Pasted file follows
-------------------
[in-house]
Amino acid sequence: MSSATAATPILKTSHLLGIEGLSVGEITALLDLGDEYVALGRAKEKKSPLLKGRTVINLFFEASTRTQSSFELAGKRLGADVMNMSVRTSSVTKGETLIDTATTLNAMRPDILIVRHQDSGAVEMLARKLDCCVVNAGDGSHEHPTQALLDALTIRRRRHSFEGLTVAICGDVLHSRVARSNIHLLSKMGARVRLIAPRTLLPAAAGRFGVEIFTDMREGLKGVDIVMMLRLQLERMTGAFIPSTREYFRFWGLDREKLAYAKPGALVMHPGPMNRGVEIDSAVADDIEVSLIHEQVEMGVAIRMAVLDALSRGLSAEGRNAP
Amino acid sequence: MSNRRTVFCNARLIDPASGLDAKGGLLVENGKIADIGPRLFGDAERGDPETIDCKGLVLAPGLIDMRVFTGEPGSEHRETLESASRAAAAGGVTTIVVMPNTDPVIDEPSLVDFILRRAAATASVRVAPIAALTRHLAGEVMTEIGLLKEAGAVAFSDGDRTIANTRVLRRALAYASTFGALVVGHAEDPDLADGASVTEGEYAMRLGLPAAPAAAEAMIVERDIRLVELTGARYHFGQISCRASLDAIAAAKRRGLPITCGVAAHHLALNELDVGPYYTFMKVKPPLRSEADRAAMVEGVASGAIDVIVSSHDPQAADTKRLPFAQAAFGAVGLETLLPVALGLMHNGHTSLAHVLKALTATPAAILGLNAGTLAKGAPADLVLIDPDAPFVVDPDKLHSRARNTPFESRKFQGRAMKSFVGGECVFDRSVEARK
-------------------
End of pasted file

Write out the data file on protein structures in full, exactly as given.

[in-house]
Amino acid sequence: MSSATAATPILKTSHLLGIEGLSVGEITALLDLGDEYVALGRAKEKKSPLLKGRTVINLFFEASTRTQSSFELAGKRLGADVMNMSVRTSSVTKGETLIDTATTLNAMRPDILIVRHQDSGAVEMLARKLDCCVVNAGDGSHEHPTQALLDALTIRRRRHSFEGLTVAICGDVLHSRVARSNIHLLSKMGARVRLIAPRTLLPAAAGRFGVEIFTDMREGLKGVDIVMMLRLQLERMTGAFIPSTREYFRFWGLDREKLAYAKPGALVMHPGPMNRGVEIDSAVADDIEVSLIHEQVEMGVAIRMAVLDALSRGLSAEGRNAP
Amino acid sequence: MSNRRTVFCNARLIDPASGLDAKGGLLVENGKIADIGPRLFGDAERGDPETIDCKGLVLAPGLIDMRVFTGEPGSEHRETLESASRAAAAGGVTTIVVMPNTDPVIDEPSLVDFILRRAAATASVRVAPIAALTRHLAGEVMTEIGLLKEAGAVAFSDGDRTIANTRVLRRALAYASTFGALVVGHAEDPDLADGASVTEGEYAMRLGLPAAPAAAEAMIVERDIRLVELTGARYHFGQISCRASLDAIAAAKRRGLPITCGVAAHHLALNELDVGPYYTFMKVKPPLRSEADRAAMVEGVASGAIDVIVSSHDPQAADTKRLPFAQAAFGAVGLETLLPVALGLMHNGHTSLAHVLKALTATPAAILGLNAGTLAKGAPADLVLIDPDAPFVVDPDKLHSRARNTPFESRKFQGRAMKSFVGGECVFDRSVEARK